Haem iron intake and risk of lung cancer in the European Prospective Investigation into Cancer and Nutrition (EPIC) cohort

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Title: Haem iron intake and risk of lung cancer in the European Prospective Investigation into Cancer and Nutrition (EPIC) cohort
Authors: Ward, HA
Whitman, J
Muller, DC
Johansson, M
Jakszyn, P
Weiderpass, E
Palli, D
Fanidi, A
Vermeulen, R
Tjønneland, A
Hansen, L
Dahm, CC
Overvad, K
Severi, G
Boutron-Ruault, M-C
Affret, A
Kaaks, R
Fortner, R
Boeing, H
Trichopoulou, A
La Vecchia, C
Kotanidou, A
Berrino, F
Krogh, V
Tumino, R
Ricceri, F
Panico, S
Bueno-de-Mesquita, HB
Peeters, PH
Nøst, TH
Sandanger, TM
Quirós, JR
Agudo, A
Rodríguez-Barranco, M
Larrañaga, N
Huerta, JM
Ardanaz, E
Drake, I
Brunnström, H
Johansson, M
Grankvist, K
Travis, RC
Freisling, H
Stepien, M
Merritt, MA
Riboli, E
Cross, AJ
Item Type: Journal Article
Abstract: BACKGROUND: Epidemiological studies suggest that haem iron, which is found predominantly in red meat and increases endogenous formation of carcinogenic N-nitroso compounds, may be positively associated with lung cancer. The objective was to examine the relationship between haem iron intake and lung cancer risk using detailed smoking history data and serum cotinine to control for potential confounding. METHODS: In the European Prospective Investigation into Cancer and Nutrition (EPIC), 416,746 individuals from 10 countries completed demographic and dietary questionnaires at recruitment. Cox proportional hazards models were used to estimate hazard ratios (HRs) and 95% confidence intervals (CIs) for incident lung cancer (n = 3731) risk relative to haem iron, non-haem iron, and total dietary iron intake. A corresponding analysis was conducted among a nested subset of 800 lung cancer cases and 1489 matched controls for whom serum cotinine was available. RESULTS: Haem iron was associated with lung cancer risk, including after adjustment for details of smoking history (time since quitting, number of cigarettes per day): as a continuous variable (HR per 0.3 mg/1000 kcal 1.03, 95% CI 1.00-1.07), and in the highest versus lowest quintile (HR 1.16, 95% CI 1.02-1.32; trend across quintiles: P = 0.035). In contrast, non-haem iron intake was related inversely with lung cancer risk; however, this association attenuated after adjustment for smoking history. Additional adjustment for serum cotinine did not considerably alter the associations detected in the nested case-control subset. CONCLUSIONS: Greater haem iron intake may be modestly associated with lung cancer risk.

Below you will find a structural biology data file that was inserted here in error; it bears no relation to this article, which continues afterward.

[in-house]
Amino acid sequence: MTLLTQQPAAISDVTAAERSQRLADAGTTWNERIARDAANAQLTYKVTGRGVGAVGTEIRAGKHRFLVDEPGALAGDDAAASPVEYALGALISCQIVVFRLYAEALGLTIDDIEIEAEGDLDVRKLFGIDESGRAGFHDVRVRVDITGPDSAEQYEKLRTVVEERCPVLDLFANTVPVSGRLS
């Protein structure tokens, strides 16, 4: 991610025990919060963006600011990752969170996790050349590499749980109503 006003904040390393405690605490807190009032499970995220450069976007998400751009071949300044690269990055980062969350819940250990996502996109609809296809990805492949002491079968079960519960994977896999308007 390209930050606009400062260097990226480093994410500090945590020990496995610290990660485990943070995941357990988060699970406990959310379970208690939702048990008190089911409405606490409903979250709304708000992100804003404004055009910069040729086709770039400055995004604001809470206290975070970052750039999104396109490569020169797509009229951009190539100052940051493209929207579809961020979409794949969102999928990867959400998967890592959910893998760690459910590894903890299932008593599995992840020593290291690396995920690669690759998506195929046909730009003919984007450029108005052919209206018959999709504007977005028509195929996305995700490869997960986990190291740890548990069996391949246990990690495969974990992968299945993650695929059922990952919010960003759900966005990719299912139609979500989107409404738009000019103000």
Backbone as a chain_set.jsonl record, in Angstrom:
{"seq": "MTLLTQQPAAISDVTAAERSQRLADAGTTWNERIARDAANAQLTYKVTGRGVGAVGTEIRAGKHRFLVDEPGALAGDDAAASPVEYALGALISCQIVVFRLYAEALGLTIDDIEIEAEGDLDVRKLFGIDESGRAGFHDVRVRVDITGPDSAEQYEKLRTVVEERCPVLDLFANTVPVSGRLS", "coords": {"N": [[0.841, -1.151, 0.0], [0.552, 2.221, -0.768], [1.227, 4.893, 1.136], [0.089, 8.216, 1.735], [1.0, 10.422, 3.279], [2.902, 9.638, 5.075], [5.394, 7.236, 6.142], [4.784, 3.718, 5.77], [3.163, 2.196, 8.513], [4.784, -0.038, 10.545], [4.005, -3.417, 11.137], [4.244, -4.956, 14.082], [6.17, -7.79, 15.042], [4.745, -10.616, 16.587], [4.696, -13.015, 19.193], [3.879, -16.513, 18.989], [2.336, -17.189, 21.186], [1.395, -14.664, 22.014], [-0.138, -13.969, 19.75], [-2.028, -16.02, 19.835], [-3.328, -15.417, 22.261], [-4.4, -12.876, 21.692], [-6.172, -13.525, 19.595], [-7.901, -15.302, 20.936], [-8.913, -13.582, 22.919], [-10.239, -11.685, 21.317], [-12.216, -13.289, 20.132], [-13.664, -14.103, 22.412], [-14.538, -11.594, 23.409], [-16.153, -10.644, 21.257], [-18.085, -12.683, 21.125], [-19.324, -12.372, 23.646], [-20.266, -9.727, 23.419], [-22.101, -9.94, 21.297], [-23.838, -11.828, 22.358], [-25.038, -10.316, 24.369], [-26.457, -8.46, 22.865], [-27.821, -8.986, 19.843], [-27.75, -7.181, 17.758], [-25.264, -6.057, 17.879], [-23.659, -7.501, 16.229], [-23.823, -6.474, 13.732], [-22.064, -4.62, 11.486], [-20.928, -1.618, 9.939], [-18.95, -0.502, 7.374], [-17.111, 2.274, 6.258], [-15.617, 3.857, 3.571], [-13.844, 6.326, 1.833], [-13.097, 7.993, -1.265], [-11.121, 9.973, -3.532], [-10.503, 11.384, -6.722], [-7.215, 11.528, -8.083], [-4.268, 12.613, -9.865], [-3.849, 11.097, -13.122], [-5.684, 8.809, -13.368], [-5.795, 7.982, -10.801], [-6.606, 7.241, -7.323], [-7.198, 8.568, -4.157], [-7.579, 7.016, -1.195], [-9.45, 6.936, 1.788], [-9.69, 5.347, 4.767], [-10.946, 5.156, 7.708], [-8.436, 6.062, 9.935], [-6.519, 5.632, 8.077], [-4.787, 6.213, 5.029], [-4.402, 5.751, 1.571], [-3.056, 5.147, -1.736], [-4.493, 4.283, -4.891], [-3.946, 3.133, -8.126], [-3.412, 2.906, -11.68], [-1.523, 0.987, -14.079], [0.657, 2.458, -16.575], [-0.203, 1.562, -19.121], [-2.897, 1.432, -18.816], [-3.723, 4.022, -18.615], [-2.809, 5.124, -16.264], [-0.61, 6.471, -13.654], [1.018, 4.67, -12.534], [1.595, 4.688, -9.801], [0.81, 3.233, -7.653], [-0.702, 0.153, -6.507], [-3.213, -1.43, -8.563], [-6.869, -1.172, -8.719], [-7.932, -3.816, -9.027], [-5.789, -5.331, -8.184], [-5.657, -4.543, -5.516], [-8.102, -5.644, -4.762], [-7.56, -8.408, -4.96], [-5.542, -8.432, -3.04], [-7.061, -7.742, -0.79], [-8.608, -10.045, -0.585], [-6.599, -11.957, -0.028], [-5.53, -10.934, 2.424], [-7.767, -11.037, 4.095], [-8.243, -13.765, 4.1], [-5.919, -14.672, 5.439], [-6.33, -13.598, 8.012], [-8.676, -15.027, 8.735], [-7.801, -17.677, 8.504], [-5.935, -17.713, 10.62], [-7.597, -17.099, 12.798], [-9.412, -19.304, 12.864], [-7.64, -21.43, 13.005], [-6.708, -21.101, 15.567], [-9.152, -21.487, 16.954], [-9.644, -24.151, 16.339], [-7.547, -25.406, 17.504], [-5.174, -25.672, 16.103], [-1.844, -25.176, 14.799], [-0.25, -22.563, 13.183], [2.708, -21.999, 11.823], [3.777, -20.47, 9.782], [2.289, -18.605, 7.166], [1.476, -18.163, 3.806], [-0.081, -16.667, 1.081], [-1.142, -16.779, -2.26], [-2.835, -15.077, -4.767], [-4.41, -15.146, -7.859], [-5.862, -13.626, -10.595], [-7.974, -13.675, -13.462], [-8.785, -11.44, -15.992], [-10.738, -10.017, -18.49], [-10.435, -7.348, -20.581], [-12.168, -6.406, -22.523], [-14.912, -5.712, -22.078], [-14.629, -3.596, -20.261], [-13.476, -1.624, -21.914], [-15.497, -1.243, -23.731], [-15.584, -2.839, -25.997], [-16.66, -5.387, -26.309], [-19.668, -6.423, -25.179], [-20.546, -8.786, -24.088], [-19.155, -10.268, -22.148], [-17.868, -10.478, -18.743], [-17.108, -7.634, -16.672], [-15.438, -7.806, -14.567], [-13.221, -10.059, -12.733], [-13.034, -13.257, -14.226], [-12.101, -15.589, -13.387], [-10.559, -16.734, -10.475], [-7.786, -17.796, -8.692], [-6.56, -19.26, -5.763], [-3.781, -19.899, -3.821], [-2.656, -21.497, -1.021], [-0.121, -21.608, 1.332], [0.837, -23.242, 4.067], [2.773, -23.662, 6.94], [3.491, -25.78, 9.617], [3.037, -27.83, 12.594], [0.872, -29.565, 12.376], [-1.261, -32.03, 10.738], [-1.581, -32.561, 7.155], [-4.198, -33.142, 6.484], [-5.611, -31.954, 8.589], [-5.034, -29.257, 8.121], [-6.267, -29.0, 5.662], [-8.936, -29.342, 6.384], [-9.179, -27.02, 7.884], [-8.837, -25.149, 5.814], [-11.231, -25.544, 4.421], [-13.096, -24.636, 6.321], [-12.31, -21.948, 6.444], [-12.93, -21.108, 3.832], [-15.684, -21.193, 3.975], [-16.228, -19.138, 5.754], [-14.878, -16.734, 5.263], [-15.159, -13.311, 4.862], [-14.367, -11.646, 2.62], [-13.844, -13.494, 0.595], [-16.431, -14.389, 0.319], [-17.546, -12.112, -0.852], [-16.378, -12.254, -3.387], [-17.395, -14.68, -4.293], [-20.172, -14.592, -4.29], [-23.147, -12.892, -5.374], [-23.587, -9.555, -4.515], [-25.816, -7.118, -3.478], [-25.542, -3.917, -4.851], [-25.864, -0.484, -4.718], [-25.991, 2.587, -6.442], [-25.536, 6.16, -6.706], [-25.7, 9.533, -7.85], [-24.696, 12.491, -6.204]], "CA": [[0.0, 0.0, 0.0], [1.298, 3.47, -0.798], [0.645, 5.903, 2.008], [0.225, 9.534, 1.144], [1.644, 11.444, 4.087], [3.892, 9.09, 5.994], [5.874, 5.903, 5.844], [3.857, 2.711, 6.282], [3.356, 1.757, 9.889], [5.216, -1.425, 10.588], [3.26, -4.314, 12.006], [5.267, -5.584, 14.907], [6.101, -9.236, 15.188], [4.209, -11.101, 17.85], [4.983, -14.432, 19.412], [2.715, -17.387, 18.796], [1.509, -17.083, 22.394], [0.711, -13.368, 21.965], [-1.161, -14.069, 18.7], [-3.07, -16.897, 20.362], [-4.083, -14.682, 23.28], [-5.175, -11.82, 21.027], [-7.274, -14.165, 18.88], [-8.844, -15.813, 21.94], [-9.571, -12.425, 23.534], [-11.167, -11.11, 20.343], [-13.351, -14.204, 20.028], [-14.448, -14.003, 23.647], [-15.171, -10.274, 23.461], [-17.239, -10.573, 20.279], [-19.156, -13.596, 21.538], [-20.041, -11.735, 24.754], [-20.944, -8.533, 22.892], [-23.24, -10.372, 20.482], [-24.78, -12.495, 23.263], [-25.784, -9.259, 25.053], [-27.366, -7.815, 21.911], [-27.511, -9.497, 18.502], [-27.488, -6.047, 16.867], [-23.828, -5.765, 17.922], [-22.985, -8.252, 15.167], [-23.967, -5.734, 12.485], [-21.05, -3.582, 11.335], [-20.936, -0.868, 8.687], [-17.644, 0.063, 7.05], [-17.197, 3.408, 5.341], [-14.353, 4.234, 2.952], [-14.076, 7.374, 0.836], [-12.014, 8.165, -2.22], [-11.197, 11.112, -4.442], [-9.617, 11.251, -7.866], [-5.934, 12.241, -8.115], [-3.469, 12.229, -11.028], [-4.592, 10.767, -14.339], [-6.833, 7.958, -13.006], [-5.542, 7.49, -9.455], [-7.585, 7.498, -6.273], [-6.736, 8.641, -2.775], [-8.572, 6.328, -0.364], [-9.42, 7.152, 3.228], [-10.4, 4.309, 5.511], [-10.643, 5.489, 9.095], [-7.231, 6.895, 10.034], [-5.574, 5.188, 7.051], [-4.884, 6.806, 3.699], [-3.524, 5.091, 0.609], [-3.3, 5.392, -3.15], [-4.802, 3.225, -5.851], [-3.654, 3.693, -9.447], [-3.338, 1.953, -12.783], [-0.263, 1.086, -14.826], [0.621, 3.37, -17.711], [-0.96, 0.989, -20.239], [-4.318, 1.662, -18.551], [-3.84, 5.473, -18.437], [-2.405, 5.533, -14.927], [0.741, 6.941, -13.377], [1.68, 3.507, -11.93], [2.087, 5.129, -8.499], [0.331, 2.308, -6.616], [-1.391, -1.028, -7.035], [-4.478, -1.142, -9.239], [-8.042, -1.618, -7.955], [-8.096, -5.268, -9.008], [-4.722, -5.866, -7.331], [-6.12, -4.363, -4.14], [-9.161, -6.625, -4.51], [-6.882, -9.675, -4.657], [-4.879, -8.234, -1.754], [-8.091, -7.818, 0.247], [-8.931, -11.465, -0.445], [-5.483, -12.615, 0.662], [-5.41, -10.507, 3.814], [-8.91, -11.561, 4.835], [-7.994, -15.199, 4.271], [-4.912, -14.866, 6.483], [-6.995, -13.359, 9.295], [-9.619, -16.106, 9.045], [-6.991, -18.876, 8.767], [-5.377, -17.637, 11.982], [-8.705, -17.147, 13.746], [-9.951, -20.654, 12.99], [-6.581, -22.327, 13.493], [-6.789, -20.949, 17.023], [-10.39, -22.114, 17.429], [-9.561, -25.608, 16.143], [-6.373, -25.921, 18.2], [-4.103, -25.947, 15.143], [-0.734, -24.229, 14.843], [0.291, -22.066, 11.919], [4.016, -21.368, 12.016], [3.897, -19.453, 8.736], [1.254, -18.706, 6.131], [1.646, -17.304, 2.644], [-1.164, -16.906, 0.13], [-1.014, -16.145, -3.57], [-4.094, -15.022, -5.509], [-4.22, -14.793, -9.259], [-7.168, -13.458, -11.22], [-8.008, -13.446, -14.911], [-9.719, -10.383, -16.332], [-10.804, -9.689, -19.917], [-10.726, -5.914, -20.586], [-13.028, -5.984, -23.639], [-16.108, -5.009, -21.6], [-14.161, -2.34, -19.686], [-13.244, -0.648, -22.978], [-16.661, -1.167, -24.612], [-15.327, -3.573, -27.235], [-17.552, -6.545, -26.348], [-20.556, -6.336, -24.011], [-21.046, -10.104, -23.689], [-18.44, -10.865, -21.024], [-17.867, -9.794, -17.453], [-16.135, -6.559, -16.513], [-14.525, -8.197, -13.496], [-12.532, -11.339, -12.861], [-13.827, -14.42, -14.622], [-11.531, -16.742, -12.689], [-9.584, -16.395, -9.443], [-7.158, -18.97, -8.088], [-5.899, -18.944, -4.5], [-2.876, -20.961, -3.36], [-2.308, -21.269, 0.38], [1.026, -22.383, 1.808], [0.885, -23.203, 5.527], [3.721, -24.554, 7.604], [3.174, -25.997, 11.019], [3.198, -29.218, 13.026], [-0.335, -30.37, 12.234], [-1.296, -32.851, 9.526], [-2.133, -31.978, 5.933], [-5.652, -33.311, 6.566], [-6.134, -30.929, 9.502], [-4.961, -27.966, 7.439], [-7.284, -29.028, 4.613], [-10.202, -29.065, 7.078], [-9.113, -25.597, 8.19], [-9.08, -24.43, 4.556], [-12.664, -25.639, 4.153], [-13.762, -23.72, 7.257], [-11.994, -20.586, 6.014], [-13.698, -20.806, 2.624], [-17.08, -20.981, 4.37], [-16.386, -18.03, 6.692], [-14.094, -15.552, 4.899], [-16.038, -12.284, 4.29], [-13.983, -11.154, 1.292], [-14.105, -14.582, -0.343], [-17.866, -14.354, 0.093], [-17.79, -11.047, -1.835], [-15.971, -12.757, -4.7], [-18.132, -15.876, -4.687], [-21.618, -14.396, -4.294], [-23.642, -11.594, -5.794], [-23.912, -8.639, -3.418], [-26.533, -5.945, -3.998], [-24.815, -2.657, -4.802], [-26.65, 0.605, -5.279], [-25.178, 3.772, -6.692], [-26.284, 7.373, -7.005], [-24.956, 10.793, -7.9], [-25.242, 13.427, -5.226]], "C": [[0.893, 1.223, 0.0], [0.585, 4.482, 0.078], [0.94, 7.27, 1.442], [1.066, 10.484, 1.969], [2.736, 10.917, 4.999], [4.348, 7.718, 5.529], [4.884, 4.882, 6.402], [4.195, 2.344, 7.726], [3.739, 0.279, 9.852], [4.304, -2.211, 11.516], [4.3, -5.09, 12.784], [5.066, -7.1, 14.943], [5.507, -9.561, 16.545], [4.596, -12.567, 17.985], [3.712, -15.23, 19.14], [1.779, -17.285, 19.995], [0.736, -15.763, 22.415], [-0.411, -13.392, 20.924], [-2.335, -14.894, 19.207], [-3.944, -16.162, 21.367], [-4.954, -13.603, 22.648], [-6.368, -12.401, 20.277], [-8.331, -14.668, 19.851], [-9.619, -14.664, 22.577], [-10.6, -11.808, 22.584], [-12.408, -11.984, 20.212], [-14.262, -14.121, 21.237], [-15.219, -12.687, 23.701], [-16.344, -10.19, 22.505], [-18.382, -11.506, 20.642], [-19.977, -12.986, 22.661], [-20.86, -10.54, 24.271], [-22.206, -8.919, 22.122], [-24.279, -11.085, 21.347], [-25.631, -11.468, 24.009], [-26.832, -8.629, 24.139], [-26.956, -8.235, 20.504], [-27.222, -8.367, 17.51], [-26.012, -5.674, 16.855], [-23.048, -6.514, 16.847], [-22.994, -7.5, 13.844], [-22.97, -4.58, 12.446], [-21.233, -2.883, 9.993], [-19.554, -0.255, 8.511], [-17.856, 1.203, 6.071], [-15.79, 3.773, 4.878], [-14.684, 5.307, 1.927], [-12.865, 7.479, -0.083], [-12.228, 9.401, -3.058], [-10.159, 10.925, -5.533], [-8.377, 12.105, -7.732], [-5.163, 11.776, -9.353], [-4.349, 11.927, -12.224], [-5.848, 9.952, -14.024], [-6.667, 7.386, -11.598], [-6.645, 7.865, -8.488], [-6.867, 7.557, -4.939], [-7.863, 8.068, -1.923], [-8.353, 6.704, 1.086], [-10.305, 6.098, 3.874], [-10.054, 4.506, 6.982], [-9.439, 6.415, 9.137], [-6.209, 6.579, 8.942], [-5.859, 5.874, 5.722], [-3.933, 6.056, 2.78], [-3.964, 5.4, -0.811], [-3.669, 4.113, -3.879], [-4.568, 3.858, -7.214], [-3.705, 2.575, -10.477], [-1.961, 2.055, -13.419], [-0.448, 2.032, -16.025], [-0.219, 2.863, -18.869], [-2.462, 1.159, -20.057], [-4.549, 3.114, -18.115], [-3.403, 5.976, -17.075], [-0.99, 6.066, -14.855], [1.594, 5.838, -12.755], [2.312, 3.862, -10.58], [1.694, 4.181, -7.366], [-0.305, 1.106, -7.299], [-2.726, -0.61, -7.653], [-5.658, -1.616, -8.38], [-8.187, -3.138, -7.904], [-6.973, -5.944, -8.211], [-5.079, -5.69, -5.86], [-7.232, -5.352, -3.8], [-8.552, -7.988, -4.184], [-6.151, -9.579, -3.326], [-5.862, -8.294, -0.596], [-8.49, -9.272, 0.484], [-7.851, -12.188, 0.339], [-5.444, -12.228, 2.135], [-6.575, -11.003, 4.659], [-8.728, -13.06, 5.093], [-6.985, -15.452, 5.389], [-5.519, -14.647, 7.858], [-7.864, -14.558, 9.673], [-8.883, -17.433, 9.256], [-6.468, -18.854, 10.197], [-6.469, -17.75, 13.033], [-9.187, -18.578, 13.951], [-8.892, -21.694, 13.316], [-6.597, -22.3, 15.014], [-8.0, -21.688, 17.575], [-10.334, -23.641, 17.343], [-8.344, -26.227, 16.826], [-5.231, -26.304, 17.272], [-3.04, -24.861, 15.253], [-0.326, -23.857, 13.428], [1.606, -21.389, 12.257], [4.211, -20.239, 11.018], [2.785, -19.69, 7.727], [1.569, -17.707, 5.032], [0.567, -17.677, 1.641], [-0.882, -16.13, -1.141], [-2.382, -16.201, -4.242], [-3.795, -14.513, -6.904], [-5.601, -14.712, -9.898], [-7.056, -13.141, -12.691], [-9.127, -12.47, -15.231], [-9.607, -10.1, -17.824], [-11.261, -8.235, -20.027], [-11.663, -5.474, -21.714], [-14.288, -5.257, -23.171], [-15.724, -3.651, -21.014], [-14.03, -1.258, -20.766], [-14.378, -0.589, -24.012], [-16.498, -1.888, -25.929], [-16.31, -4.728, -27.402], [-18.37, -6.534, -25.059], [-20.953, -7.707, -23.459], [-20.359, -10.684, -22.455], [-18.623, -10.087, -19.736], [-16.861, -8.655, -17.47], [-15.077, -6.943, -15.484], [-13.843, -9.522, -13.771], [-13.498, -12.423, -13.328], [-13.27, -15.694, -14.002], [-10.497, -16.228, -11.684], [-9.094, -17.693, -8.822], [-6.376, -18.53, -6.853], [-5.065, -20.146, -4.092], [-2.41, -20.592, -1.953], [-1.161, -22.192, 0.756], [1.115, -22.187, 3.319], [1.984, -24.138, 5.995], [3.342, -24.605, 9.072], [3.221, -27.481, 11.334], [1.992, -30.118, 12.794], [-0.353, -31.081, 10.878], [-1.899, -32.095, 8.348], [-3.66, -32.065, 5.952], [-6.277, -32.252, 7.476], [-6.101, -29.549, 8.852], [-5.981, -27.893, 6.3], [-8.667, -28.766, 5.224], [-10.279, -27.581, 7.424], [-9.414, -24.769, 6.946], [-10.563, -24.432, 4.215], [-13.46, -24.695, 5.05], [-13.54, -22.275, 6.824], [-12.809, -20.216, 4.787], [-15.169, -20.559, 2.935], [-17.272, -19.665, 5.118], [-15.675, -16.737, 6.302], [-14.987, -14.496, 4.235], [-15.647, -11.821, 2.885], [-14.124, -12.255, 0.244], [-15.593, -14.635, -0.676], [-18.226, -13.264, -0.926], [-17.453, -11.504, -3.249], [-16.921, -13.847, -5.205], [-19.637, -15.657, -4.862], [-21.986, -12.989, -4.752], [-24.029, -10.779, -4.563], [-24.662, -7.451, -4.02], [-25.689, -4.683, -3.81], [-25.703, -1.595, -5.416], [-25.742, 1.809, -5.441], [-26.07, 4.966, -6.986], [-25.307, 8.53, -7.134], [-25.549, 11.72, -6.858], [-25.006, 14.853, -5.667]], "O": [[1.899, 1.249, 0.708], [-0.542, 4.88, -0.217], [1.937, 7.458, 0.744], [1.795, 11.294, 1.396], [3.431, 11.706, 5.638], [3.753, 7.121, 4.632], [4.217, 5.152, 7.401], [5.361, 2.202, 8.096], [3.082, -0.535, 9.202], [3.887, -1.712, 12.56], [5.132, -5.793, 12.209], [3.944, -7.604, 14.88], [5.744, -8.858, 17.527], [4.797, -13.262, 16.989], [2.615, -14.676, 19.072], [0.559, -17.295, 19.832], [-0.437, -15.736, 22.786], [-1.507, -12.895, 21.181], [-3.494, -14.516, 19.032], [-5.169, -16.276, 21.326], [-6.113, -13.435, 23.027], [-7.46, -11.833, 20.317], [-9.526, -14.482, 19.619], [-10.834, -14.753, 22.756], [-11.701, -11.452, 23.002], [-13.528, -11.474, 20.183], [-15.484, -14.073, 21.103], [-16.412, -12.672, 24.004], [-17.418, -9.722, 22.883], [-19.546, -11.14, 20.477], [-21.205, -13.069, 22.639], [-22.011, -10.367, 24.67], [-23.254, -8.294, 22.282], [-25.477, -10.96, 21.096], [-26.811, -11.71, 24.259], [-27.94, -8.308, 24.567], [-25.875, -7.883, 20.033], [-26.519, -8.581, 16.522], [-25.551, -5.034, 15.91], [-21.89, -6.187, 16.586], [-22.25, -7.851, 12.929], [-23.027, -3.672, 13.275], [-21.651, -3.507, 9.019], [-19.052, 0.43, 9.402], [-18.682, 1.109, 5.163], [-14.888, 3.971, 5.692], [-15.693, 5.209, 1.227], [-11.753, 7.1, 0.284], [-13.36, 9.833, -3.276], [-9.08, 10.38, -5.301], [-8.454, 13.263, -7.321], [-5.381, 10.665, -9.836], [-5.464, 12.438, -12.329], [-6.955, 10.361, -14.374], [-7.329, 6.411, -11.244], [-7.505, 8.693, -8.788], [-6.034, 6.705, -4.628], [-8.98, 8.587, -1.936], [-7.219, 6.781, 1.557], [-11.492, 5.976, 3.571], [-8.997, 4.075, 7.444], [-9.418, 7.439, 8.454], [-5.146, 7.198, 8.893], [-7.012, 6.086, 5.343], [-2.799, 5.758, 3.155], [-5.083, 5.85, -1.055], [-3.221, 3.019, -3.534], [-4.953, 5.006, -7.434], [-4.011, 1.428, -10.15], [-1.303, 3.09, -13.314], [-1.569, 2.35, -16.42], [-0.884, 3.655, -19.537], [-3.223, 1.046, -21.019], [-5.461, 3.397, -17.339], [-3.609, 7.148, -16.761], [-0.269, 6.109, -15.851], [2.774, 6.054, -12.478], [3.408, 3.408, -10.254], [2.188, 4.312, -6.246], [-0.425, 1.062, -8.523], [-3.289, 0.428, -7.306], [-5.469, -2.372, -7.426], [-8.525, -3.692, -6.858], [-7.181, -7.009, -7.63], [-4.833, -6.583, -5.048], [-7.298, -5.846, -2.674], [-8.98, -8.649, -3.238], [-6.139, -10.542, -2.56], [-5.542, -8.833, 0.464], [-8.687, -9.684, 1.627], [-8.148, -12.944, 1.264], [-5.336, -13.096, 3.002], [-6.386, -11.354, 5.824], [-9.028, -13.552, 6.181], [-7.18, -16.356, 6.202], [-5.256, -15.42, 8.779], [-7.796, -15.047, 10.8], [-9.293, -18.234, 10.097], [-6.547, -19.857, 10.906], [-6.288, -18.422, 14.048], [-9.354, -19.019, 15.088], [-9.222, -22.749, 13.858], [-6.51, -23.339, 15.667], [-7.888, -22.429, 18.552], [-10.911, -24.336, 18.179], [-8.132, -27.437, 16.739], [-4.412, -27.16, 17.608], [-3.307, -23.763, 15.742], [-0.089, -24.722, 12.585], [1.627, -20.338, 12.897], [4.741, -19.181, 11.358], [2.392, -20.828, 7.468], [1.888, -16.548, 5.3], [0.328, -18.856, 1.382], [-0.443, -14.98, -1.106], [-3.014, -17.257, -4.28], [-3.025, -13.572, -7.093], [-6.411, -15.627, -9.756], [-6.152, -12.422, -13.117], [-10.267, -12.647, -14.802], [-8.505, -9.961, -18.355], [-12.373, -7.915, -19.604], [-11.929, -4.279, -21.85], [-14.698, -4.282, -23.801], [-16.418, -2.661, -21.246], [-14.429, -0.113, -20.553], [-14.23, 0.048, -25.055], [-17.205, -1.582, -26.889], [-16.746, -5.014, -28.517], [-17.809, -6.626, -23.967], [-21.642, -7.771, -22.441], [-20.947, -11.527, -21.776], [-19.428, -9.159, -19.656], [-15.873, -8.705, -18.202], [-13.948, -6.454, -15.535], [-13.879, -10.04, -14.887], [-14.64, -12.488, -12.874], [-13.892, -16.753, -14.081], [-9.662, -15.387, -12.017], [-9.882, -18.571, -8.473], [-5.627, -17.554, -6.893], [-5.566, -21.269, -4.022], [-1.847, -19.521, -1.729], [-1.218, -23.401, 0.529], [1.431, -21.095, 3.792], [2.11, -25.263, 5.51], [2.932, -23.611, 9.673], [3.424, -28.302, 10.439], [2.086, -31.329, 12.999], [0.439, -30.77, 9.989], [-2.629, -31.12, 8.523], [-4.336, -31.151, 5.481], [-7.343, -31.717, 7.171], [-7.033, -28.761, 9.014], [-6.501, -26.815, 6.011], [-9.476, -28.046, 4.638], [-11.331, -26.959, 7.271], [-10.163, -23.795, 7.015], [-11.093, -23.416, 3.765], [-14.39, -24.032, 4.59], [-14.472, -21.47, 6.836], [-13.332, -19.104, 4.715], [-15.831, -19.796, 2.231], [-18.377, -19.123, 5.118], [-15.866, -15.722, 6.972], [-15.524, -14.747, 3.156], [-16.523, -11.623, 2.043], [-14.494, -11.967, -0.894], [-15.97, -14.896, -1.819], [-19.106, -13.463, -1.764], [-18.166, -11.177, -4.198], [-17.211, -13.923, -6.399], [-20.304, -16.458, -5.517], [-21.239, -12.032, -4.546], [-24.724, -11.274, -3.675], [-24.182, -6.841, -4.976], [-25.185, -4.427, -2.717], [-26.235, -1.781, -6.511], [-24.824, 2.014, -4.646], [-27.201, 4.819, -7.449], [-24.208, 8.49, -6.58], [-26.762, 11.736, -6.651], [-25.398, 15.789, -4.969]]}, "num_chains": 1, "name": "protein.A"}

Issue Date: Aug-2019
Date of Acceptance: 10-Jun-2018
URI: http://hdl.handle.net/10044/1/63588
DOI: https://doi.org/10.1038/s41430-018-0271-2
ISSN: 1476-5640
Publisher: Nature Publishing Group
Start Page: 1122
End Page: 1132
Journal / Book Title: European Journal of Clinical Nutrition
Volume: 73
Issue: 8
Copyright Statement: © Springer Nature Limited 2018.
Sponsor/Funder: Commission of the European Communities
Funder's Grant Number: SP23-CT-2005-006438
Keywords: Science & Technology
Life Sciences & Biomedicine
Nutrition & Dietetics
REGRESSION-MODELS
MEAT CONSUMPTION
MINERAL INTAKE
LIFE-STYLE
DIET
MUTAGENS
PRODUCTS
SMOKERS
WORLD
ZINC
Nutrition & Dietetics
1111 Nutrition and Dietetics
1106 Human Movement and Sports Sciences
0908 Food Sciences
Publication Status: Published
Conference Place: England
Online Publication Date: 2018-10-18
Appears in Collections:Faculty of Medicine
Epidemiology, Public Health and Primary Care



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